SPACs targeting electric vehicle and autonomous driving companies end up in litigation more often than those that do not. The first installment of this SPAC series focused on when plaintiffs were most likely to initiate litigation; this second installment highlights the acquisition target seen most often.
Auto-Related Targets Take the Lead
Combined research of Bloomberg Terminal data on completed SPAC mergers and Bloomberg Law Dockets data on SPAC-targeted lawsuits has revealed 36 lawsuits involving SPAC deals that were announced and closed in 2020 through Q1 2021. These cases involved 15 different acquisitions. Of those, 10 of the targets were auto industry-related, while the rest involved SPAC targets in commercial services–finance, computers, health insurance, and e-services. Only one other—commercial services-finance—appeared more than once.
These auto-related companies include Nikola Motor Co. LLC., Lordstown Motors Corp., XL Hybrids Inc., and Canoo Holdings Ltd. for cars and trucks as well as Romeo Systems Inc., Velodyne Lidar USA Inc., ChargePoint Inc., QuantumScape Corp., Hyliion Inc., and Aeva Inc. for EV batteries, charging stations, machinery, and auto parts.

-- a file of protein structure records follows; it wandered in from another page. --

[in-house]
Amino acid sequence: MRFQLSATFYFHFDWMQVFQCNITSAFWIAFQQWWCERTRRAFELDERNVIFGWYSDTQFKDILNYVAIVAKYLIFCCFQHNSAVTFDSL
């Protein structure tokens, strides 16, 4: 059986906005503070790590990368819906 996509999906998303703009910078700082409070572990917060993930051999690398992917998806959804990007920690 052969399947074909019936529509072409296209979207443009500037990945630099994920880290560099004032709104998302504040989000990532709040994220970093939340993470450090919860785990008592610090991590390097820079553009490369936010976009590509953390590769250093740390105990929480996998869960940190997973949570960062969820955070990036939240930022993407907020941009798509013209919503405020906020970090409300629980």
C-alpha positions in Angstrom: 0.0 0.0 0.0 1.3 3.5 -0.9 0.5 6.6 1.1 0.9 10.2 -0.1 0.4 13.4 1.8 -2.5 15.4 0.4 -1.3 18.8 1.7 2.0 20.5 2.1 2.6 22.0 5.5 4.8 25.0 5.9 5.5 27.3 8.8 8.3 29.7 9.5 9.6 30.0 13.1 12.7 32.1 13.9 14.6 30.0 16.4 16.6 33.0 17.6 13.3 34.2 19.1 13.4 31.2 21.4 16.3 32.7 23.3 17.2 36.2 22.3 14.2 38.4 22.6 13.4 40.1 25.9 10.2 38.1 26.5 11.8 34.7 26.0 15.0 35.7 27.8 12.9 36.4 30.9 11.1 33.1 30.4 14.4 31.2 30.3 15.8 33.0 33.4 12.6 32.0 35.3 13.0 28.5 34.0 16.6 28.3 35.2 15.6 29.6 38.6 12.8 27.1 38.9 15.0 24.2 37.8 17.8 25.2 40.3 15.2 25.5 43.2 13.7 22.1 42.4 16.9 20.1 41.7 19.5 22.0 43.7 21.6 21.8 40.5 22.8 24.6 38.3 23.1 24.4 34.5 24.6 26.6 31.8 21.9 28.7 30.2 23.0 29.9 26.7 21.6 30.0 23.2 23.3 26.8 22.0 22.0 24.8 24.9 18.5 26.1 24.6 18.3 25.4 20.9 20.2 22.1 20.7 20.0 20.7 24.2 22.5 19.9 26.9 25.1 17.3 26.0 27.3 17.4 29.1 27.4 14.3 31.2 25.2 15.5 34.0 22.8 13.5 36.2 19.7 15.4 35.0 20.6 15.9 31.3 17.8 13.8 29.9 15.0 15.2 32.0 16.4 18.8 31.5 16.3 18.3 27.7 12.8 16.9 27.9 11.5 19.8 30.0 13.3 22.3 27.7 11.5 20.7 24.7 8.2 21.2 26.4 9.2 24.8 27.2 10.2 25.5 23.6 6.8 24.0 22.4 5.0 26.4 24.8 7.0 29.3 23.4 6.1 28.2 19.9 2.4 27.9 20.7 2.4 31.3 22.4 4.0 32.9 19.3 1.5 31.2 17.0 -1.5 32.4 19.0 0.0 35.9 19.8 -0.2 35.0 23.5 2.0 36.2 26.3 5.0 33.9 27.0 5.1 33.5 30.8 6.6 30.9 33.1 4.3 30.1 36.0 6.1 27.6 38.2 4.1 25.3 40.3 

Reviewing nearly 50 other acquisitions announced and completed during the same time period that did not wind up in litigation revealed that the most common target was software applications, followed by commercial services, and commercial services-finance. In this non-litigated group, only three appear to be related to vehicle technology or auto-retail—the majority of the auto-related acquisitions ended up in litigation, while no such trend was observed for other industry subgroups.
More to Come
Stay tuned for the final installment of the series, which will explore SPAC deal size, the time taken to identify a target, and whether either factor makes litigation more likely.
Bloomberg Law subscribers can find related content on our In Focus: Special Purpose Acquisition Companies resource.
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